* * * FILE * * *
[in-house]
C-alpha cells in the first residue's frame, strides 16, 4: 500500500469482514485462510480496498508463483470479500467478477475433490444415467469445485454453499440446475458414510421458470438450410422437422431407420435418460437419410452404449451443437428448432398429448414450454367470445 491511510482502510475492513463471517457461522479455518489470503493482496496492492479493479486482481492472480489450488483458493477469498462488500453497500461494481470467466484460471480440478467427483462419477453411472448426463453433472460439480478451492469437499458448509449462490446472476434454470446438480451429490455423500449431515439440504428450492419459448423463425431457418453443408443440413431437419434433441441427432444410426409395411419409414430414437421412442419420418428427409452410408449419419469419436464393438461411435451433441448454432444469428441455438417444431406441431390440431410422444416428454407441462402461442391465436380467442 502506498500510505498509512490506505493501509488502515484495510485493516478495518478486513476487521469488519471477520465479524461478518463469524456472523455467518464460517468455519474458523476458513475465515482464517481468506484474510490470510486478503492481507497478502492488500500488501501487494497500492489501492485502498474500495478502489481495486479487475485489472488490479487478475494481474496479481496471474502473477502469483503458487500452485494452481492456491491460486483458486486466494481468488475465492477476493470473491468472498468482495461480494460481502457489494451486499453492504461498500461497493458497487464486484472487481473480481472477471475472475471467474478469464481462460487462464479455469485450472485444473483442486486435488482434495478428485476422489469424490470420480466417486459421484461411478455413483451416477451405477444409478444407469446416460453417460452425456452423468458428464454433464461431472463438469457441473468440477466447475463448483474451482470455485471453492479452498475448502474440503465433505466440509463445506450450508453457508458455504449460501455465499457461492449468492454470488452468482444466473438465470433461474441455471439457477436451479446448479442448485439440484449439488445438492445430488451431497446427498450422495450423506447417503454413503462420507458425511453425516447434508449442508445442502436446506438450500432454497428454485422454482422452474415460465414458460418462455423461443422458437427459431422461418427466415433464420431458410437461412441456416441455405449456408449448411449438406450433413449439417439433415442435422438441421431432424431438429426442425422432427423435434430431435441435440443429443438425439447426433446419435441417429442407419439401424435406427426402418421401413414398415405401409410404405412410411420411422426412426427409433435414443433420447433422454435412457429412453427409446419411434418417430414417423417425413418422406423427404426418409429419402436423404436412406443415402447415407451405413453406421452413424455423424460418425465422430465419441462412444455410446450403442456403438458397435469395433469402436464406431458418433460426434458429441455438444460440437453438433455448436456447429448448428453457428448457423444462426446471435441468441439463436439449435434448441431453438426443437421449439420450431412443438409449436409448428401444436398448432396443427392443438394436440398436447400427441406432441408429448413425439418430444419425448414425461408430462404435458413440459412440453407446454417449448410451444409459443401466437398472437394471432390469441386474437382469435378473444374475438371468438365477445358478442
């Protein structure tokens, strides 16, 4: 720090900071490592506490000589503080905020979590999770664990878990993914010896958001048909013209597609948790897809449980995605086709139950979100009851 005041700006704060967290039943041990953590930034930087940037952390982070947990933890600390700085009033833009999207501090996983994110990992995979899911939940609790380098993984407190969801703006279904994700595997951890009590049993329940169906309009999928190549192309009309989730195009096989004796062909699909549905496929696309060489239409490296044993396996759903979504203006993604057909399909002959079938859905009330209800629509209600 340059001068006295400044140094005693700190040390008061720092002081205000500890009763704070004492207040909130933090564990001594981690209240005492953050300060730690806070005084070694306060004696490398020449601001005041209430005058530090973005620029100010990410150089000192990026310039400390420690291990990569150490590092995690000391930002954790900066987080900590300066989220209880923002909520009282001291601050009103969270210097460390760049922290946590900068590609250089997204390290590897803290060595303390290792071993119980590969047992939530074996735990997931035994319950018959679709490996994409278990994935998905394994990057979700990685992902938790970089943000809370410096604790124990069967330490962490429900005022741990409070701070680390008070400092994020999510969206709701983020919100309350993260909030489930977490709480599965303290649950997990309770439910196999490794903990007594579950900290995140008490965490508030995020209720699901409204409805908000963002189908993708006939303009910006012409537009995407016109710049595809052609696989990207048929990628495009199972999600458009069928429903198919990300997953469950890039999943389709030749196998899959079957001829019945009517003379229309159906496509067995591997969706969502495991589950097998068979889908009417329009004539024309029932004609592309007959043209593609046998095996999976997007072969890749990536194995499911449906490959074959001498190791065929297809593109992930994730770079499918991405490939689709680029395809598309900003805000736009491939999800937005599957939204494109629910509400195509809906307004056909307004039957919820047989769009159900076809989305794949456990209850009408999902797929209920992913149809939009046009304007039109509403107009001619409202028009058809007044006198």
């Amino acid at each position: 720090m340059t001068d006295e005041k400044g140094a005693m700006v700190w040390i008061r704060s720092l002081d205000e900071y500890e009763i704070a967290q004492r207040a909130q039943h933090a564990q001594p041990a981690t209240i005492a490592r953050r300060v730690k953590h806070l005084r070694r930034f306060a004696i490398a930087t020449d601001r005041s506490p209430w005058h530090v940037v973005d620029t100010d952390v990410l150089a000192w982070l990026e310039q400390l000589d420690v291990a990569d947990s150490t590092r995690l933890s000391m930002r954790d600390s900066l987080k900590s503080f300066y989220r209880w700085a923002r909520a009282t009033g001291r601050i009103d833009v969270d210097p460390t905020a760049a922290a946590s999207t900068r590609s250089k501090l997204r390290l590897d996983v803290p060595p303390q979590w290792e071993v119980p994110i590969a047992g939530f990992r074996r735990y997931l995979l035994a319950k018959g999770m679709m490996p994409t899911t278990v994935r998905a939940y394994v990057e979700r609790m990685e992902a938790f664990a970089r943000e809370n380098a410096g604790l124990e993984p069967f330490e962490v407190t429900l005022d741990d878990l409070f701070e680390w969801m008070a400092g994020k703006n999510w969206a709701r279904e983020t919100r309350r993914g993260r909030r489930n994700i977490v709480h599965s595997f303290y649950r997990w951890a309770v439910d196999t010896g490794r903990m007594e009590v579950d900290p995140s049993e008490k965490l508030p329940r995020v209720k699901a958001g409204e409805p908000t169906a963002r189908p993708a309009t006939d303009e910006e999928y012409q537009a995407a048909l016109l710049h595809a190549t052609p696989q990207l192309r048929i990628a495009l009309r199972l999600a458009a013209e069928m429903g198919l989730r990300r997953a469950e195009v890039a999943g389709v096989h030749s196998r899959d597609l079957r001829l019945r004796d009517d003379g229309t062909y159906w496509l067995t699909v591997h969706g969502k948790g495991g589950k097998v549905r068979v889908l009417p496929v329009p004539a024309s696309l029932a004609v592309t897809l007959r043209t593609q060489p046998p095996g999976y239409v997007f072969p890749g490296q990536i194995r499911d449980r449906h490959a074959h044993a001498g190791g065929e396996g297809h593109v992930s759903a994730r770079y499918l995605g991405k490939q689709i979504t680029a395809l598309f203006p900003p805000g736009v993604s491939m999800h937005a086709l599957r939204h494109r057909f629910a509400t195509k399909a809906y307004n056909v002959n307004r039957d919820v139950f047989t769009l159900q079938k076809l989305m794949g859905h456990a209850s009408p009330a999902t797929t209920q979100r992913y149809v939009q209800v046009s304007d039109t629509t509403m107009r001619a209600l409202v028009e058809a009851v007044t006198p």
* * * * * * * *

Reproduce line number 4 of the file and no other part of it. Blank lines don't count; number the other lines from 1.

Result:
């Amino acid at each position: 720090m340059t001068d006295e005041k400044g140094a005693m700006v700190w040390i008061r704060s720092l002081d205000e900071y500890e009763i704070a967290q004492r207040a909130q039943h933090a564990q001594p041990a981690t209240i005492a490592r953050r300060v730690k953590h806070l005084r070694r930034f306060a004696i490398a930087t020449d601001r005041s506490p209430w005058h530090v940037v973005d620029t100010d952390v990410l150089a000192w982070l990026e310039q400390l000589d420690v291990a990569d947990s150490t590092r995690l933890s000391m930002r954790d600390s900066l987080k900590s503080f300066y989220r209880w700085a923002r909520a009282t009033g001291r601050i009103d833009v969270d210097p460390t905020a760049a922290a946590s999207t900068r590609s250089k501090l997204r390290l590897d996983v803290p060595p303390q979590w290792e071993v119980p994110i590969a047992g939530f990992r074996r735990y997931l995979l035994a319950k018959g999770m679709m490996p994409t899911t278990v994935r998905a939940y394994v990057e979700r609790m990685e992902a938790f664990a970089r943000e809370n380098a410096g604790l124990e993984p069967f330490e962490v407190t429900l005022d741990d878990l409070f701070e680390w969801m008070a400092g994020k703006n999510w969206a709701r279904e983020t919100r309350r993914g993260r909030r489930n994700i977490v709480h599965s595997f303290y649950r997990w951890a309770v439910d196999t010896g490794r903990m007594e009590v579950d900290p995140s049993e008490k965490l508030p329940r995020v209720k699901a958001g409204e409805p908000t169906a963002r189908p993708a309009t006939d303009e910006e999928y012409q537009a995407a048909l016109l710049h595809a190549t052609p696989q990207l192309r048929i990628a495009l009309r199972l999600a458009a013209e069928m429903g198919l989730r990300r997953a469950e195009v890039a999943g389709v096989h030749s196998r899959d597609l079957r001829l019945r004796d009517d003379g229309t062909y159906w496509l067995t699909v591997h969706g969502k948790g495991g589950k097998v549905r068979v889908l009417p496929v329009p004539a024309s696309l029932a004609v592309t897809l007959r043209t593609q060489p046998p095996g999976y239409v997007f072969p890749g490296q990536i194995r499911d449980r449906h490959a074959h044993a001498g190791g065929e396996g297809h593109v992930s759903a994730r770079y499918l995605g991405k490939q689709i979504t680029a395809l598309f203006p900003p805000g736009v993604s491939m999800h937005a086709l599957r939204h494109r057909f629910a509400t195509k399909a809906y307004n056909v002959n307004r039957d919820v139950f047989t769009l159900q079938k076809l989305m794949g859905h456990a209850s009408p009330a999902t797929t209920q979100r992913y149809v939009q209800v046009s304007d039109t629509t509403m107009r001619a209600l409202v028009e058809a009851v007044t006198p």